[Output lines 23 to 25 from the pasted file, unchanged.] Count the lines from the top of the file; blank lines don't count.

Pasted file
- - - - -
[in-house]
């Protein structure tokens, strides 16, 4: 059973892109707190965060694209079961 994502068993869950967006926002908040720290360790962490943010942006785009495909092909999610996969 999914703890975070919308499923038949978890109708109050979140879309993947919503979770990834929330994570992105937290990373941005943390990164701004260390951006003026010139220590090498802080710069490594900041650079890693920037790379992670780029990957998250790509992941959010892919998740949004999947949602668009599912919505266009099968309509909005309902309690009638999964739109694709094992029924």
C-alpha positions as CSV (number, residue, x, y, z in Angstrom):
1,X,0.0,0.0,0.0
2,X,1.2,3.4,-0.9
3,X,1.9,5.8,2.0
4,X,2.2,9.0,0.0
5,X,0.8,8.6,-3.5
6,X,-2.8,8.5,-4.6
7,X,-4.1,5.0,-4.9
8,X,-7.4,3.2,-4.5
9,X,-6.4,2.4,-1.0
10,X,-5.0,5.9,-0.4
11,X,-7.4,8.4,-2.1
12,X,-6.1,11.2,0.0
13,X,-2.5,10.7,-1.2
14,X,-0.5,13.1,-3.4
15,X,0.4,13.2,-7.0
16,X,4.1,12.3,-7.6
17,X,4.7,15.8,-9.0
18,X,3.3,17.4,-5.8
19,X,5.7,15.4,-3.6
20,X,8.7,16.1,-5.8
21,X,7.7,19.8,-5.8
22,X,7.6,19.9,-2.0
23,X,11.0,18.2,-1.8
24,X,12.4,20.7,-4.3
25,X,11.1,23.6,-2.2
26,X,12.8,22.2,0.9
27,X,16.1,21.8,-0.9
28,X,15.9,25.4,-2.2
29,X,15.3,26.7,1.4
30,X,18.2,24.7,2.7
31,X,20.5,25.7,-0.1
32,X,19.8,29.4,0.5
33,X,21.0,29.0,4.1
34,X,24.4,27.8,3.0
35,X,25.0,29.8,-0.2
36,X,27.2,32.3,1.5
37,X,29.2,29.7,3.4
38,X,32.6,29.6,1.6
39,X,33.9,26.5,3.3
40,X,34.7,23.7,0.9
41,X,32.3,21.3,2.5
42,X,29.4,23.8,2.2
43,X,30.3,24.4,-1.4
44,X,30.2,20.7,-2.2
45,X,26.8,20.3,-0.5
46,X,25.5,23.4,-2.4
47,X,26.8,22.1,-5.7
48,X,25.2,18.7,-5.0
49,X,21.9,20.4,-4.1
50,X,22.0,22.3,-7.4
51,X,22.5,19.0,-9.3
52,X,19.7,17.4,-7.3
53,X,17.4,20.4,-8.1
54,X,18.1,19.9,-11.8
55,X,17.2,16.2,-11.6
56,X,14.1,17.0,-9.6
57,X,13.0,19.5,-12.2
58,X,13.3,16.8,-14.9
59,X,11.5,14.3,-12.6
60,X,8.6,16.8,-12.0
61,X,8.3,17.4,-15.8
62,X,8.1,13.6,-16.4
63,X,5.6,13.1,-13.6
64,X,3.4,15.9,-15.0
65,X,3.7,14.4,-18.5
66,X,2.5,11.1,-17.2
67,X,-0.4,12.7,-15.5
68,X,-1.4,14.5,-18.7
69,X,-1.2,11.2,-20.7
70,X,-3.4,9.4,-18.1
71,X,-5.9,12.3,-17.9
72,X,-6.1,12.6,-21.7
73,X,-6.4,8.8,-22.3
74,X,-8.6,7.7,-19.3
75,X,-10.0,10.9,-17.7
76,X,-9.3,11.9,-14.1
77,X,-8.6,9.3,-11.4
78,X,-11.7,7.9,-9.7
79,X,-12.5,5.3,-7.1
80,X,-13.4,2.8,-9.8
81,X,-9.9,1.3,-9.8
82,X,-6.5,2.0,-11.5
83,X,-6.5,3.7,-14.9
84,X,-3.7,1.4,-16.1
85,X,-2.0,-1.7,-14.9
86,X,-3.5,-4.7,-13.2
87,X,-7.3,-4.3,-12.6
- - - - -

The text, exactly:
20,X,8.7,16.1,-5.8
21,X,7.7,19.8,-5.8
22,X,7.6,19.9,-2.0